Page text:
The actions "appear to have been conducted by a small group of U.S. individuals, who apparently are no longer serving in Afghanistan," the International Security Assistance Force said. The statement did not identify the personnel or explain why the ISAF thought they had left the country.
A spokesman at Camp Lejeune in North Carolina would not confirm reports that the Marines were based there. "We have had elements of that unit that have deployed to Afghanistan and have returned. However, we have not yet confirmed if anyone in the video is from that unit, or whether they are attached to a unit from Lejeune," said Capt. Scott Sasser.
Pentagon officials said the criminal investigation would likely look into whether the Marines violated laws of war, which include prohibitions against photographing bodies and detainees and a range of other rules.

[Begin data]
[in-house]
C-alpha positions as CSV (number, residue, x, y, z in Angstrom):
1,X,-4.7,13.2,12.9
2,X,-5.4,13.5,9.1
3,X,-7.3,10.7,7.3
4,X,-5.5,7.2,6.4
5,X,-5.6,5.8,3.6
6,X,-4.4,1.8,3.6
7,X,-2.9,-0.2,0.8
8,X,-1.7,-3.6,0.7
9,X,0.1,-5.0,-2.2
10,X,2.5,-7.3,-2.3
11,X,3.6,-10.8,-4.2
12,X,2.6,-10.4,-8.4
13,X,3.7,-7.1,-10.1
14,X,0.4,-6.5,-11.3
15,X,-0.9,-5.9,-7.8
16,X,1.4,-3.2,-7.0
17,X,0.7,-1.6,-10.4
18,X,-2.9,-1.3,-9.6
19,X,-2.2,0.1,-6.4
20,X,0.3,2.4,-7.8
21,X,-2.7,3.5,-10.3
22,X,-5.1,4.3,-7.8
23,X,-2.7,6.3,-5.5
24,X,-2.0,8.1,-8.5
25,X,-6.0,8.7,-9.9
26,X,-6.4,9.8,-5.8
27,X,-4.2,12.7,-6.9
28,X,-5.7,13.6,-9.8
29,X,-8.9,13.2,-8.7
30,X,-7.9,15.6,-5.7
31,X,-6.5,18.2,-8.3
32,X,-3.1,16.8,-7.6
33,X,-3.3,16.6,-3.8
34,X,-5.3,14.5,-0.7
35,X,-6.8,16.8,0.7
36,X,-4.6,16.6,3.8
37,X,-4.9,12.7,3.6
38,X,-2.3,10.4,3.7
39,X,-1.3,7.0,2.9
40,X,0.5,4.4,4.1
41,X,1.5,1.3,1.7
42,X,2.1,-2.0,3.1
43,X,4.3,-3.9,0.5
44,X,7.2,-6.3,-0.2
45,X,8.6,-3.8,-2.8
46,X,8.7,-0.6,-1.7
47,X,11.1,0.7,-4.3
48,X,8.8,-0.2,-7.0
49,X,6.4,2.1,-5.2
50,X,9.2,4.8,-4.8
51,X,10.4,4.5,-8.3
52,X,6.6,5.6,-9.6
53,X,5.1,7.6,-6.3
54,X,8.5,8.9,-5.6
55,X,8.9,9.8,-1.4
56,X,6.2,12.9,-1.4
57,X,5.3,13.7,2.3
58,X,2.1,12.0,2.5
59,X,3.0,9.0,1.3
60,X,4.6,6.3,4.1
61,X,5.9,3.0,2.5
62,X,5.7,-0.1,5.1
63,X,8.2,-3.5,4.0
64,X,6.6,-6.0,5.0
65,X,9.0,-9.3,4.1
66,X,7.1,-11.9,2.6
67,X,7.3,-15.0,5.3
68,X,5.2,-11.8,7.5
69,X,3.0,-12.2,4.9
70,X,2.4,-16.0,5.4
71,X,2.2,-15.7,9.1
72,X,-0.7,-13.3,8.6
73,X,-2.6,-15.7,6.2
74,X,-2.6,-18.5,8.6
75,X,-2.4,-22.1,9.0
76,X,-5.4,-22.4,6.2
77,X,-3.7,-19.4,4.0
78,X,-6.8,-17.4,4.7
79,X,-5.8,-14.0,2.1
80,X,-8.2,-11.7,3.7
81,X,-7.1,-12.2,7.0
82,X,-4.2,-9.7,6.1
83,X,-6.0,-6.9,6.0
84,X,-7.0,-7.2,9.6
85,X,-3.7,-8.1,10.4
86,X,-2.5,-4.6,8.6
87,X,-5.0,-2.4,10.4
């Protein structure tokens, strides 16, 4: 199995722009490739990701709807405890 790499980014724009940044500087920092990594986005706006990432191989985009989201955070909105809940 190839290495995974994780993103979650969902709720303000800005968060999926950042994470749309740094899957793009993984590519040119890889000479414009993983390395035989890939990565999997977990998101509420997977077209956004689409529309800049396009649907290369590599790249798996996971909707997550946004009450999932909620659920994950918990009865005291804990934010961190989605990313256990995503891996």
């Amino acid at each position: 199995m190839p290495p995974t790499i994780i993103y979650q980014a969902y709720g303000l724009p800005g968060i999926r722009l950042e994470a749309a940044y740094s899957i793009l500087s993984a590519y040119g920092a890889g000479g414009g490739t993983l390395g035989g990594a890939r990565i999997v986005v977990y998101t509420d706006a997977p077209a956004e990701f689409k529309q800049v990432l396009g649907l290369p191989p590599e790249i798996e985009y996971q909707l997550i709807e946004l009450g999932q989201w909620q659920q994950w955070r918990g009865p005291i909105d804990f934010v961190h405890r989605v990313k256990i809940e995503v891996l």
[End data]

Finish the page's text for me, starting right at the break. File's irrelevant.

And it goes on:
Mujahid urged the U.N. and other international groups to end such actions by U.S. troops.
On Wednesday, the Council on Islamic-American Relations, a prominent Muslim civil rights and advocacy group based in Washington, protested the video in a letter to Panetta.
"We condemn this apparent desecration of the dead as a violation of our nation's military regulations and of international laws of war prohibiting such disgusting and immoral actions," the group wrote.
"If verified as authentic, the video shows behavior that is totally unbecoming of American military personnel and that could ultimately endanger other soldiers and civilians," the letter said.